I smiled knowingly to myself when a mother at the Easter party instructed her child to "just choose a bag" because "they're all the same!"

They weren't all the same, I assure you. We simply shoveled approximately equal amounts of candy into the bags, not even checking to make sure they were "fair" or anything. All the children seemed happy with their loot at the party, so it was no big deal.

Thursday: Book club

I haven't gone to book club for a while. I've been sick. Or I've had sick kids. But I went this month and I'm glad I did, even though I didn't read the book. I loved hearing everyone else talk about it and so now I'm reading it (The Poisonwood Bible) instead of the book that's on the list for this month.

It was nice to get out of the house and mingling with women since I missed the Relief Society activity this month (too sick) and the MOPS invitation from our neighbour across the street (too busy that night). We laughed a lot and talked a lot and even got a lot done.

Wednesday: Ummm...

The backyard neighbour boy has taken to standing on his side of the fence and calling, "Rachel! Rachel! Rachel!" until we acknowledge his existence so when I was at the busstop one day and his dad said, "I'm loving this spring weather! It's so nice to just send the kids in the backyard to play!" I said, "Speaking of playing in the backyard..."

Obviously, I'm the queen of awkward segues.

"...[your son] is welcome to come play in our yard whenever we're back there."

So we made up a rule on the spot that as long as permission is asked and granted (just so that parents are always aware which backyard the kids are in) there's a free-flow of children through our yards.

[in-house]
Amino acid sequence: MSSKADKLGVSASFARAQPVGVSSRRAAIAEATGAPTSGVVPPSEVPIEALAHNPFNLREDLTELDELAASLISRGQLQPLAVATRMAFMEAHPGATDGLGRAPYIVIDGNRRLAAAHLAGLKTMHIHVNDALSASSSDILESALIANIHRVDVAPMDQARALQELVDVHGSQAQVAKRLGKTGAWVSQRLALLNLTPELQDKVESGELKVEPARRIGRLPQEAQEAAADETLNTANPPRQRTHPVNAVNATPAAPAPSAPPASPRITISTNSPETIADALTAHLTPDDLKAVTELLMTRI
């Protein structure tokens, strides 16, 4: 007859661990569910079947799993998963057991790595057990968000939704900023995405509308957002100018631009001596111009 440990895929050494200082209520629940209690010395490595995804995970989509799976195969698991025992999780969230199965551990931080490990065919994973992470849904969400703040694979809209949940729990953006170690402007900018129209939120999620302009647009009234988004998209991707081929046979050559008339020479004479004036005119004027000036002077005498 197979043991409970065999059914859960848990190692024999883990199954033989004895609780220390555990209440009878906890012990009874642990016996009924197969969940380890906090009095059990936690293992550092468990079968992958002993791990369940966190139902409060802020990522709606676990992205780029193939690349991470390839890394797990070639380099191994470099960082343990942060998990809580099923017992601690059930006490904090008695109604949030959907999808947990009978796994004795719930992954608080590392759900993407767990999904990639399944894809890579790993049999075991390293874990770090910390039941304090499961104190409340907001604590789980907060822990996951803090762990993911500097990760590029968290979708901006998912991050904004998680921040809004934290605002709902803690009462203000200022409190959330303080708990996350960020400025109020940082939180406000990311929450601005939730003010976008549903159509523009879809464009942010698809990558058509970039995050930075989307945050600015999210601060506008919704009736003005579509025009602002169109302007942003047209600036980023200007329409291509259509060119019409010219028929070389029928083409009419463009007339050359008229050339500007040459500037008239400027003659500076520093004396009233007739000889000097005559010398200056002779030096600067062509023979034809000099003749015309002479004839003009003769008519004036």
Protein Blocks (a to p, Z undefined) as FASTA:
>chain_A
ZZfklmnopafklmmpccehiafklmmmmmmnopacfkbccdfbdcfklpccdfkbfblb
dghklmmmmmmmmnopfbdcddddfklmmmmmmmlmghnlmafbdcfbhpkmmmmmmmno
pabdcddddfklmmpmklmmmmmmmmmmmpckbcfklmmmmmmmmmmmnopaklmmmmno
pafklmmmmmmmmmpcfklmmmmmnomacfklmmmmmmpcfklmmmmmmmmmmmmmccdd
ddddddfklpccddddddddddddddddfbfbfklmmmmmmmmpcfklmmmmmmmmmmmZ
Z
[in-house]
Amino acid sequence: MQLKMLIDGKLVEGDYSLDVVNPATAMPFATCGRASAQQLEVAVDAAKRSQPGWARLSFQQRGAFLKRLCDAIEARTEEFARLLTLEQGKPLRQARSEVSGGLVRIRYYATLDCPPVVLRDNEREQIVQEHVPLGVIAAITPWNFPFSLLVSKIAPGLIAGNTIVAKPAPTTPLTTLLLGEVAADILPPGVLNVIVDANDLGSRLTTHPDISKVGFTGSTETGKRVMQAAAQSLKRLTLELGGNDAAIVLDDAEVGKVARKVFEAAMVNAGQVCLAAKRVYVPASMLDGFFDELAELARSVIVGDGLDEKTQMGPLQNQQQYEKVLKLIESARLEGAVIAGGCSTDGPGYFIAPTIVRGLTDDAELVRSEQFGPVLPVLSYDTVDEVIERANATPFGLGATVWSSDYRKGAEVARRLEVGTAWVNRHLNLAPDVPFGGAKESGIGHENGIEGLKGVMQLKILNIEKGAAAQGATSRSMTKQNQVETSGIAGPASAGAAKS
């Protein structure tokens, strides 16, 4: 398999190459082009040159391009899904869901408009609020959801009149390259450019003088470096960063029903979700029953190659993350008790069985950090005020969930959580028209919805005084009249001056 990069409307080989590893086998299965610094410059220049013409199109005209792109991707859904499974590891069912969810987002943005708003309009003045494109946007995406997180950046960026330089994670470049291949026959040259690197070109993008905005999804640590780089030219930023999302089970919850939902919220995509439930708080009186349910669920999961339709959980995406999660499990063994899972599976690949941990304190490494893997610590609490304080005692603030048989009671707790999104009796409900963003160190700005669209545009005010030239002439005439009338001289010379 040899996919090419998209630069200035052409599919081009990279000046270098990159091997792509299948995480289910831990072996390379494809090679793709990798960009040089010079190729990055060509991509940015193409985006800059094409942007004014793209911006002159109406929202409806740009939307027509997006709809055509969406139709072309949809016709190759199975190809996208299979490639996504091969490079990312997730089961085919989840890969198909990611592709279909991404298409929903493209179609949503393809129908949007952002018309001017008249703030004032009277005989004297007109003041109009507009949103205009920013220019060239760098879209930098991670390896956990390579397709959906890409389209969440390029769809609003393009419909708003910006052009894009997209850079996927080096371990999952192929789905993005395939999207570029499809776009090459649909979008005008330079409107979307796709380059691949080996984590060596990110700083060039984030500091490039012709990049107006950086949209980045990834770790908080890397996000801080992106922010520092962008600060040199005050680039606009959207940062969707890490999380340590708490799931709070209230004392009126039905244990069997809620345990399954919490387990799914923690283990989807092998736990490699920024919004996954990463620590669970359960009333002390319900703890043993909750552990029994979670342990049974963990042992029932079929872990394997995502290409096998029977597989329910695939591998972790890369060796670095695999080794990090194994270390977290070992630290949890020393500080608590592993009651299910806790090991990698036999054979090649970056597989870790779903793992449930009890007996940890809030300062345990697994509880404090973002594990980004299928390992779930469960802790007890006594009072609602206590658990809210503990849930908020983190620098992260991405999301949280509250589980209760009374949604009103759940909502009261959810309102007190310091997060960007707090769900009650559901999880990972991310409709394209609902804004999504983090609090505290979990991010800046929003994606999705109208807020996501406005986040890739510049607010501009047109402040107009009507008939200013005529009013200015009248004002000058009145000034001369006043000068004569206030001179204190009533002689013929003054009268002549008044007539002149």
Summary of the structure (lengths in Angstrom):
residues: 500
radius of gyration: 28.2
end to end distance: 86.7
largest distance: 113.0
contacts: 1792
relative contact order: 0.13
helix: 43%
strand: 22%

In other words, we just got a swingset!

Kidding. (But our neighbours do have a swingset.)

So far, we've only played in our backyard. They like to play a soccer/football/basketball/volleyball mix using our toddler basketball standard, the clothesline, and various balls in our yard. It's an interesting game. The little boy knows much more about sports than Rachel does and he tries to enforce rules but allows Rachel ample artistic license.

While the kids were all playing, I made dinner, and when I called the kids inside (and sent our neighbour home) Rachel looked at the table and said, "Wow, Mom! Did you make all this food by yourself?"

"Yes," I answered. "Yes, I did."

What was for dinner? Spaghetti. Leftover spaghetti sauce from pizza night a few days ago. And green beans. And I did it all by myself.

In the coming week: Rachel's talk in church, Rachel's class Easter party, class picture day (which is apparently separate from pupil picture day), a potential camping trip, my talk in church next week, Easter, and the family newsletter I'm in charge of.

But, nothing's feeling too overwhelming now that that Easter party is over.

(Except for ballet... Anyone out there want to buy tickets to watch my girls dance at the Carolina Theater? It's a full production of Peter Pan and should be great!)

2 comments:

  1. That was an interesting read. And I would LOVE to come and watch your girls dance. If only I could.

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  2. I really hope the stress of driving lessons very soon, and that you continue to feel well so that you can get out and enjoy the company of friends :)